JT & Dale Jobs Talk: What to do when the boss breaks the work-from-home rules

City says 7,000 summer jobs are available for Boston youth ages 14 to 18

A Help Wanted Sign Hangs In The Front Window Of The Bar Harbor Tea Room, June 2024, In Bar Harbor, Maine. (Robert F. Bugatti/Ap File)

Dear JT and Dale: My company has announced that we have to be in the office three days a week. However, my boss didn’t show up. She was working remotely even though the rest of us had to come to the office. Nobody discussed this with her but we are all very upset. Can I tell her something? It doesn’t seem fair. – Bianca

JT: I agree, it doesn’t seem fair. And most importantly, it seems really strange that the manager wouldn’t explain himself. I don’t think I’d ask her specifically why she didn’t stick to the rules, but I think you could email her and tell her you were looking forward to seeing her in person and I was wondering when the next time she’ll be in the office. This way you will add a positive touch to your enquiry. It might also prompt her to explain why she didn’t come to the office. But, if you don’t give an answer, I think you just have to accept that on a management level you may have given different criteria than the rest of you. And always remember that you are an employee at will, which means that if you are not happy with your position, you can move out and find a different job that suits your needs.

Dale: I’m not one of those people who always believes in a conspiracy theory that there is something diabolical lurking behind every weird circumstance, but this situation does suggest to me some deeper intrigue. This is pure speculation, but here’s an interesting scenario: Your boss is unwilling to go back to in-office work and tells upper management that she’s quitting. Then senior management asks her to continue working remotely while she searches for a new job. If this scenario plays out, perhaps you can put yourself in a position to advance. There’s no downside, as you should implement these career advancement strategies anyway: increase visibility by volunteering for teams/initiatives on company issues outside of your department; obtaining an executive mentor within the company; trying to get assignments on important projects; And all the while, an informal study is taking place about who gets promoted in the company and how. In other words, change is coming; Change first.

The best professional resource

JT: It’s time for our review of useful career resources and this time it’s a book Dale caught my eye: “Summer Camp Jobs USA: Find Your Job, Get Your Job, Love Your Job” by Michael Pastore. The first surprises are the numbers involved: There are more than 16,000 campers serving 14 million campers, and get this, an estimated 1.5 million employees. Incidentally, when I think of summer camp, I think of days or weeks spent camping, but Pastore reports that 7,000 of the 16,000 summer camps are “day camps,” not sleep camps.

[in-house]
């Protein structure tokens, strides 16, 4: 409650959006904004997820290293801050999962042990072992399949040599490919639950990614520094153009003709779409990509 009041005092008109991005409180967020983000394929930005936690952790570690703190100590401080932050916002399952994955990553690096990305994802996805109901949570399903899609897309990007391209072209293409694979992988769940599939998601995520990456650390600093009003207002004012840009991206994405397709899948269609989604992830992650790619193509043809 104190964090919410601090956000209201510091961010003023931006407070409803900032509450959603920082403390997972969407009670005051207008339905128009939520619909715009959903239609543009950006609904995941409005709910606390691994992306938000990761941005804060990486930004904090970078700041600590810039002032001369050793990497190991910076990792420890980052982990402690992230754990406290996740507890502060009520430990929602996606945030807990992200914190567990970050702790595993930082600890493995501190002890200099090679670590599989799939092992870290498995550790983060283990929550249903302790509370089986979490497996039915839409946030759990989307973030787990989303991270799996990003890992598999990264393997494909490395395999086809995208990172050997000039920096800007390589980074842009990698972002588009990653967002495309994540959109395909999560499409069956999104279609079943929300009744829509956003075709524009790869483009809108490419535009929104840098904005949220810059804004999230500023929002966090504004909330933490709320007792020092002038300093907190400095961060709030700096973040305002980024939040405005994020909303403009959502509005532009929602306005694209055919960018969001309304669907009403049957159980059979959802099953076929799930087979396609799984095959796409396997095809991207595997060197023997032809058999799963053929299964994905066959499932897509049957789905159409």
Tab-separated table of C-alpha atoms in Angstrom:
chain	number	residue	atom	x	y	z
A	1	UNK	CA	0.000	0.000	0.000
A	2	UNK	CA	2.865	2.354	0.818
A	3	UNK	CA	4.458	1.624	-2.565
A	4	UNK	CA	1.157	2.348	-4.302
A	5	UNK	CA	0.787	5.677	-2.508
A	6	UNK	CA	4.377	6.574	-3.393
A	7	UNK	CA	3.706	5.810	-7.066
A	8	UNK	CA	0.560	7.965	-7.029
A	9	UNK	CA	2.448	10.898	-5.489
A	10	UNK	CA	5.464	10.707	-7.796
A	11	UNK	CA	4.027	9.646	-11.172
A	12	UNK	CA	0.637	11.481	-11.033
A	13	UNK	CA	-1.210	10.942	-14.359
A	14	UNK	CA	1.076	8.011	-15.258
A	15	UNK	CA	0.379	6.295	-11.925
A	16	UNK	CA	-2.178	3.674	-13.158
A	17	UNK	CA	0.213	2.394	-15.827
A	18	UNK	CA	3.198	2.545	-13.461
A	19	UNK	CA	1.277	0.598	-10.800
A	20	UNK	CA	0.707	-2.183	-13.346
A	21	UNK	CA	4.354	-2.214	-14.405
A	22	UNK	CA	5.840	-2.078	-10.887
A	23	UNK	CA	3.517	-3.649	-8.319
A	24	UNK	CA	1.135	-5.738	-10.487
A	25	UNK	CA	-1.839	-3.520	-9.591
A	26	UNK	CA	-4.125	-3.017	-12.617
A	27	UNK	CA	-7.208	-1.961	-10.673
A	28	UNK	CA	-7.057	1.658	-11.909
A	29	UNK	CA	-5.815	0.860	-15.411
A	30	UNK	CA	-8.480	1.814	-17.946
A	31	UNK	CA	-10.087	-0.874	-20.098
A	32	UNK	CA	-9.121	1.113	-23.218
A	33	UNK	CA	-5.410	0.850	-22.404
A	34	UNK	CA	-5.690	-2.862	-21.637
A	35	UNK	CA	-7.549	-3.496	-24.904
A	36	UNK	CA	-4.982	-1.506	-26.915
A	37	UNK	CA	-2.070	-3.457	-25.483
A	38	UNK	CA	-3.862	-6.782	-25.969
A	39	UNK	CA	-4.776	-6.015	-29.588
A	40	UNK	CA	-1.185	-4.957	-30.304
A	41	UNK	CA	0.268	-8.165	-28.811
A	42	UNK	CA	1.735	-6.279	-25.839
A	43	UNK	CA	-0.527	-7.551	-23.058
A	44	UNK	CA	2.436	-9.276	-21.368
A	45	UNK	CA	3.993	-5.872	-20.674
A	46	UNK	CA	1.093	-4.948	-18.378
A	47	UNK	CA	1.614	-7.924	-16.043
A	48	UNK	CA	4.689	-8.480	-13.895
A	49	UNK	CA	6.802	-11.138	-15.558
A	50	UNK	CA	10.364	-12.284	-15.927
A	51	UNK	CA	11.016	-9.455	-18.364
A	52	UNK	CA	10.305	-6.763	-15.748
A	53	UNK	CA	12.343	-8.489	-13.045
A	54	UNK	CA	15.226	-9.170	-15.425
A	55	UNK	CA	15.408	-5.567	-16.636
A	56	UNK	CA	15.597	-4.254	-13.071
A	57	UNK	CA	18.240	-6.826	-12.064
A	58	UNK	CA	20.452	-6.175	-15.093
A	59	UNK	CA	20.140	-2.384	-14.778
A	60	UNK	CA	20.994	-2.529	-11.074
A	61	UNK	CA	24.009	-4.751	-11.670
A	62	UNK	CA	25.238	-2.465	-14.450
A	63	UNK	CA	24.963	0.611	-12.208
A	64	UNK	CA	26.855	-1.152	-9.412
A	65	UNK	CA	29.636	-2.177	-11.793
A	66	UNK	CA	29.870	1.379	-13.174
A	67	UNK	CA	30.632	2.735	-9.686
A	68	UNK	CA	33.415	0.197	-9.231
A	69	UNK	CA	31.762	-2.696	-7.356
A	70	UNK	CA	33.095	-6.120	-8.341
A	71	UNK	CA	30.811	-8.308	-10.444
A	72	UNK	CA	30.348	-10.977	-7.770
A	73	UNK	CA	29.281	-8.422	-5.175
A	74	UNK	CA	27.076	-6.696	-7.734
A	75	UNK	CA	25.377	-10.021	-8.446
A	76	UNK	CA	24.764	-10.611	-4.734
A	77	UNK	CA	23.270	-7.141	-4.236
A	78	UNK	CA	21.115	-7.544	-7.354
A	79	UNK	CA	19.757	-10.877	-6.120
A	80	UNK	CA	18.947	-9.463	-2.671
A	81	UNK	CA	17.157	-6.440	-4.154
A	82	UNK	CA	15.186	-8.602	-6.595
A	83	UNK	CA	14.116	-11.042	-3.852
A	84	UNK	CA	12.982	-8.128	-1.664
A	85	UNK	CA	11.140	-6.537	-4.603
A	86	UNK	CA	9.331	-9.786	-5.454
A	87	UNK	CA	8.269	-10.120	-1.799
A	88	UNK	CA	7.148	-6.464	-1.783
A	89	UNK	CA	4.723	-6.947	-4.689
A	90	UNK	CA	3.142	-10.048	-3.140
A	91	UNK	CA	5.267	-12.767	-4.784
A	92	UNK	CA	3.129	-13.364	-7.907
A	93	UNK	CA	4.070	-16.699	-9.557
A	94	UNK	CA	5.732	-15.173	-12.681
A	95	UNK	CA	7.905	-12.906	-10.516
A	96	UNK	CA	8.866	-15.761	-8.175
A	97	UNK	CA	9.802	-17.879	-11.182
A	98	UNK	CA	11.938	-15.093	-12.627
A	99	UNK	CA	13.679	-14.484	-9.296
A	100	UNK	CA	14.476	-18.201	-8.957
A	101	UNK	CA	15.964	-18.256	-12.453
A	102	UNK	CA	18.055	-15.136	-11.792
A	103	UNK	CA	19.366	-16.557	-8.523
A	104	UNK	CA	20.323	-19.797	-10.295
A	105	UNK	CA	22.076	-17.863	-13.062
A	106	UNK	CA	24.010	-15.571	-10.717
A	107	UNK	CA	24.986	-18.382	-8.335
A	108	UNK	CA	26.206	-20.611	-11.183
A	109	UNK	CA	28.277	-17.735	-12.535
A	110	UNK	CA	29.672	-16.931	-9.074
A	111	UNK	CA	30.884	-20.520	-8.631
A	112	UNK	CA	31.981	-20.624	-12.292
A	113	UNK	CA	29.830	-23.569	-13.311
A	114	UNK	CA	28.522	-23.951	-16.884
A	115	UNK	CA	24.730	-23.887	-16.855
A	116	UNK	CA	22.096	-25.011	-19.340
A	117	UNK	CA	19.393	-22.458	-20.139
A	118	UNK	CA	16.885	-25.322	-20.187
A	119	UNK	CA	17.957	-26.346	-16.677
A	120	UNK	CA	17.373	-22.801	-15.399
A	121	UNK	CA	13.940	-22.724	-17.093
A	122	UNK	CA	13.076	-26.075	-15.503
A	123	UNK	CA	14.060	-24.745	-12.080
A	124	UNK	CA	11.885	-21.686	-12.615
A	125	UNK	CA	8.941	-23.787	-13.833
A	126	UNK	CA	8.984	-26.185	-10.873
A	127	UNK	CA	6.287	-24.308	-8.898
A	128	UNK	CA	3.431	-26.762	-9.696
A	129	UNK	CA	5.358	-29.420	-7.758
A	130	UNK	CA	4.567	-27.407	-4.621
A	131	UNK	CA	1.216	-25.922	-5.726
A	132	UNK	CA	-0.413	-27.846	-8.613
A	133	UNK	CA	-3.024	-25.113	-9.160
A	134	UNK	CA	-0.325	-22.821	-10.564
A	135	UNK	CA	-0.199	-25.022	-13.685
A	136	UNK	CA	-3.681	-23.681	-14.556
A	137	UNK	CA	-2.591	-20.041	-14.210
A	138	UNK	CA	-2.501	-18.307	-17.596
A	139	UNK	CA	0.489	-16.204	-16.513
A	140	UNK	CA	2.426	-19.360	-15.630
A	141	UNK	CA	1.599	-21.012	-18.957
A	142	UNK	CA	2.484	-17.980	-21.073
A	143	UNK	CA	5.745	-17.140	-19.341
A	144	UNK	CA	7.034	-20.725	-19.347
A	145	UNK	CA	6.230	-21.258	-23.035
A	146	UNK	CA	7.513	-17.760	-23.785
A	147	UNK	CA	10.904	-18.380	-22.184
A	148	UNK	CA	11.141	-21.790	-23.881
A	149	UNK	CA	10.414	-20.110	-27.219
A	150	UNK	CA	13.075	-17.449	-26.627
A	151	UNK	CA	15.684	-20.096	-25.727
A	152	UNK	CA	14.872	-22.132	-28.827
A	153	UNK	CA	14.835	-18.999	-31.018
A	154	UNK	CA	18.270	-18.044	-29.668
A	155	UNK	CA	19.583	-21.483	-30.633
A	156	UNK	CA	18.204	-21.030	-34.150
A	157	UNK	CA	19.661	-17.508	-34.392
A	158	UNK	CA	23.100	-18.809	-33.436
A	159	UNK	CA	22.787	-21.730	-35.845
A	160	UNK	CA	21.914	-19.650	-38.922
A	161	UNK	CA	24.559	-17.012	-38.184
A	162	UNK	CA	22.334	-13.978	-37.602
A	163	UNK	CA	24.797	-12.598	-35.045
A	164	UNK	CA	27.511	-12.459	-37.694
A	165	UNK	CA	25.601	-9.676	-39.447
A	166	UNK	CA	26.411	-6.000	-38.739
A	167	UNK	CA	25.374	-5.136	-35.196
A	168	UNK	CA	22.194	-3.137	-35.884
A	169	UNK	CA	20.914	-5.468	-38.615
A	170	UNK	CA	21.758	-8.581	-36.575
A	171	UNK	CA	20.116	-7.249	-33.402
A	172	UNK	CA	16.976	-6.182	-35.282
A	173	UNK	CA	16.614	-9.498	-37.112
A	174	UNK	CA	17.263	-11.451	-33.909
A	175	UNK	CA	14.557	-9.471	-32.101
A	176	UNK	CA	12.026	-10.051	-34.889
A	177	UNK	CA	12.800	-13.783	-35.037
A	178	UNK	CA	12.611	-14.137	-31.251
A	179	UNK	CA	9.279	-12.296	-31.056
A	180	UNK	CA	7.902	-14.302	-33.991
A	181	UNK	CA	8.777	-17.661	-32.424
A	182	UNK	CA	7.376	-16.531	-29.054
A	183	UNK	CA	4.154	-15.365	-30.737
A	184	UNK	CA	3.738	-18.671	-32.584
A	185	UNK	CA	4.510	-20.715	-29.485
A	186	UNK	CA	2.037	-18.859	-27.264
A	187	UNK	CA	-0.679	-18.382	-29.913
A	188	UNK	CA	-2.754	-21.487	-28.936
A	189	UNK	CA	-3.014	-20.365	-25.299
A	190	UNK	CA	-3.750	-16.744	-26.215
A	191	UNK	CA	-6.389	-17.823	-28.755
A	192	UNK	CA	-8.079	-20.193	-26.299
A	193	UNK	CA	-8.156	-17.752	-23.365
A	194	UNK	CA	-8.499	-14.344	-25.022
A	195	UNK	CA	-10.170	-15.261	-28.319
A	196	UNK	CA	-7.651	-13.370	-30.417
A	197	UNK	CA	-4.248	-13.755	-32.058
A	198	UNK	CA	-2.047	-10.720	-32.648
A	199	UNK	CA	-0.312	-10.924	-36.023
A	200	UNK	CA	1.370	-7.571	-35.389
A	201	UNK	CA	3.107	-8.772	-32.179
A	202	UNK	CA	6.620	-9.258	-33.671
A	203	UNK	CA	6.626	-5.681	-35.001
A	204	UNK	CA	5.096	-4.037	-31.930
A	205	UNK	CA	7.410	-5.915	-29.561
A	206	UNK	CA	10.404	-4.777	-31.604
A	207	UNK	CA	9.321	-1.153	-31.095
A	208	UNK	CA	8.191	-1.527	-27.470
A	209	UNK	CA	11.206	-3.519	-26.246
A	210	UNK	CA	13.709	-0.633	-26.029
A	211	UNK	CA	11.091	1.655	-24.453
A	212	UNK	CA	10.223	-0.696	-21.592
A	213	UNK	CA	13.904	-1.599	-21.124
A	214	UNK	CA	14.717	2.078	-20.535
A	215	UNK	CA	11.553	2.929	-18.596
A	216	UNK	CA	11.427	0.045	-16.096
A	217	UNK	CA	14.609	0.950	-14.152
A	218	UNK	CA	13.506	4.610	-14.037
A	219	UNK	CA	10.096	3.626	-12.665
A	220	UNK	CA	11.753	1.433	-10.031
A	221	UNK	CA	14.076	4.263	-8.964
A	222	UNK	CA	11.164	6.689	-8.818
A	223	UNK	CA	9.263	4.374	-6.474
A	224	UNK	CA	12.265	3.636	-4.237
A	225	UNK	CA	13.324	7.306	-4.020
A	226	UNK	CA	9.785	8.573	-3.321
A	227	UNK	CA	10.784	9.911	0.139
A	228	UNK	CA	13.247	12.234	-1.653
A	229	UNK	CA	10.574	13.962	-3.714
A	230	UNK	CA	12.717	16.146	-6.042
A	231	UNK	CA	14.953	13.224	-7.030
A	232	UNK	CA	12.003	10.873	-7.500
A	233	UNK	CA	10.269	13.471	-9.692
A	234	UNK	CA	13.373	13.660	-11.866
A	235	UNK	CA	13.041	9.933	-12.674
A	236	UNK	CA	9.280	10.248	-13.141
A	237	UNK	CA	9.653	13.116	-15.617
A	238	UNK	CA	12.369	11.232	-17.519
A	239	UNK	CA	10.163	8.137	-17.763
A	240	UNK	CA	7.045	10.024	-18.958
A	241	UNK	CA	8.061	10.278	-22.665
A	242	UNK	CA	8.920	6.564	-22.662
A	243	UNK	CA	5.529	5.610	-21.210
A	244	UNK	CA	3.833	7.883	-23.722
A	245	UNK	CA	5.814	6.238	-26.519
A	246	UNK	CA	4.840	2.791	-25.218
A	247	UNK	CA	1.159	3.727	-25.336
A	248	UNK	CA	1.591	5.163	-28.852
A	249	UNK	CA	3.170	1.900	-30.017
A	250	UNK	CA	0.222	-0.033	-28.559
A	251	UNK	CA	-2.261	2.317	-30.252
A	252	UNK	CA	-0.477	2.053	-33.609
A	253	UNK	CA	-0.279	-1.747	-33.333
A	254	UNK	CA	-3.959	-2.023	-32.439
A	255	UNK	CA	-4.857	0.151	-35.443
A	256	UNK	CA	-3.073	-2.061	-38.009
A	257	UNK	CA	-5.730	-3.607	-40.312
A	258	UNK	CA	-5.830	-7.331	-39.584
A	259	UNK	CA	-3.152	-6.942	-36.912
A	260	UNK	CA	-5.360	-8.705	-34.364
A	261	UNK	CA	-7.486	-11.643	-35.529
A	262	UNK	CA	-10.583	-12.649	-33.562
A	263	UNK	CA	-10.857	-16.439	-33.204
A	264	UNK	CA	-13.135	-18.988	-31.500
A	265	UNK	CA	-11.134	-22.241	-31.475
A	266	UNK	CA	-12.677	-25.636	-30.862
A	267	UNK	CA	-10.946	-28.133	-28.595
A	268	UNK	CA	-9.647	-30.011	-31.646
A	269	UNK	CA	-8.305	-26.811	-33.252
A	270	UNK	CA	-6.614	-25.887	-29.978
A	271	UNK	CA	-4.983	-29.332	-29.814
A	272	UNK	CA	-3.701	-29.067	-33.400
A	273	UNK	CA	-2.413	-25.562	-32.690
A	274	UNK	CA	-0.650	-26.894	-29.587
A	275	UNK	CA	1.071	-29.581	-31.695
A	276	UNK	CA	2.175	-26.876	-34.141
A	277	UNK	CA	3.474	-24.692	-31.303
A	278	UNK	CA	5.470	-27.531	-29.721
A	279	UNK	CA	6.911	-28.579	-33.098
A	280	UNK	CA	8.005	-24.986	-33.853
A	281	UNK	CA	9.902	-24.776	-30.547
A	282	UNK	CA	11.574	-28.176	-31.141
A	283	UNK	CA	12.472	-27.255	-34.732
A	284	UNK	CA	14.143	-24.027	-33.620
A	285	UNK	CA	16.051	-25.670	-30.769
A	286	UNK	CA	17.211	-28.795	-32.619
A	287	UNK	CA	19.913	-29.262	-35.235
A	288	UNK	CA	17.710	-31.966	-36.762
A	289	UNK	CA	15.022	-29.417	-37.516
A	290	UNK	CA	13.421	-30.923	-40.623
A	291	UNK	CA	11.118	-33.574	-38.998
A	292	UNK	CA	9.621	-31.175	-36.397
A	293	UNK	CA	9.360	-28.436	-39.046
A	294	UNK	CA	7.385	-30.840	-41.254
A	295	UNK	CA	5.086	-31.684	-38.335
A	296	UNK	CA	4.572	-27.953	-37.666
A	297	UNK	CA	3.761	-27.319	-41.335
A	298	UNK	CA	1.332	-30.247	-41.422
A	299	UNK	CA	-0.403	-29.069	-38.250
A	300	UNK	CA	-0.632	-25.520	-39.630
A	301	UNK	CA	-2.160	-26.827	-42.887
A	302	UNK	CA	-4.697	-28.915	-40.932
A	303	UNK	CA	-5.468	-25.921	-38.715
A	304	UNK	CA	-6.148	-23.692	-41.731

Dale: If you or your favorite teen would love to be one of their 1.5 million employees, now is the time to apply—this is their hiring season. The book details 10 “classic ways” to find a job along with a “super list” of 20 websites and search engines. For example, there is a site for the American Camp Association (acacamps.org) that has a job center where you can sign up for email alerts when new jobs are posted. But Pastore points out that only about 20% of campers are ACA members, so there are plenty of other places to look.

JT: I loved how accessible the information was, something any inexperienced job seeker could really learn from. A teen who follows the advice in the book can gain experience with a number of job search websites and tools, as well as practical advice on topics such as making a first impression and how to prepare for an interview.

DALE: Yes, while a lot of the book’s advice is specific to summer camps (such as the chapter on taking Red Cross lessons and other camp-related training), I kept thinking about what a great growth experience the book process would be for any young person—it could become an early inflection point. in that person’s profession.

Janine “JT” Tanner O’Donnell is a professional trainer and founder of the leading job site, www.workitdaily.com. Dale Dauten’s most recent book is “Experiments Never Fail: A Guide for the Bored, Unrecious and Underaided.” Please visit them at jtanddale.com, where you can email questions, or write to them sponsored by King Features Syndicate, 628 Virginia Dr., Orlando, FL 32803.